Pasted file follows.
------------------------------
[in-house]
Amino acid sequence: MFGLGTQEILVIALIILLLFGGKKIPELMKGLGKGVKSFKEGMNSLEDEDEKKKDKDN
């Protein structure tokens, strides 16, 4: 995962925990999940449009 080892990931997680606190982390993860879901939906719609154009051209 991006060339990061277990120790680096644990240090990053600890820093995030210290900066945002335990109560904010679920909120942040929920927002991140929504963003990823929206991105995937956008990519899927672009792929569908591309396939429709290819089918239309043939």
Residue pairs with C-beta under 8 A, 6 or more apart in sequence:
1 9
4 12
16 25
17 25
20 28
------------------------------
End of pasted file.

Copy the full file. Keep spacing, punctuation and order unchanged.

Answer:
[in-house]
Amino acid sequence: MFGLGTQEILVIALIILLLFGGKKIPELMKGLGKGVKSFKEGMNSLEDEDEKKKDKDN
């Protein structure tokens, strides 16, 4: 995962925990999940449009 080892990931997680606190982390993860879901939906719609154009051209 991006060339990061277990120790680096644990240090990053600890820093995030210290900066945002335990109560904010679920909120942040929920927002991140929504963003990823929206991105995937956008990519899927672009792929569908591309396939429709290819089918239309043939």
Residue pairs with C-beta under 8 A, 6 or more apart in sequence:
1 9
4 12
16 25
17 25
20 28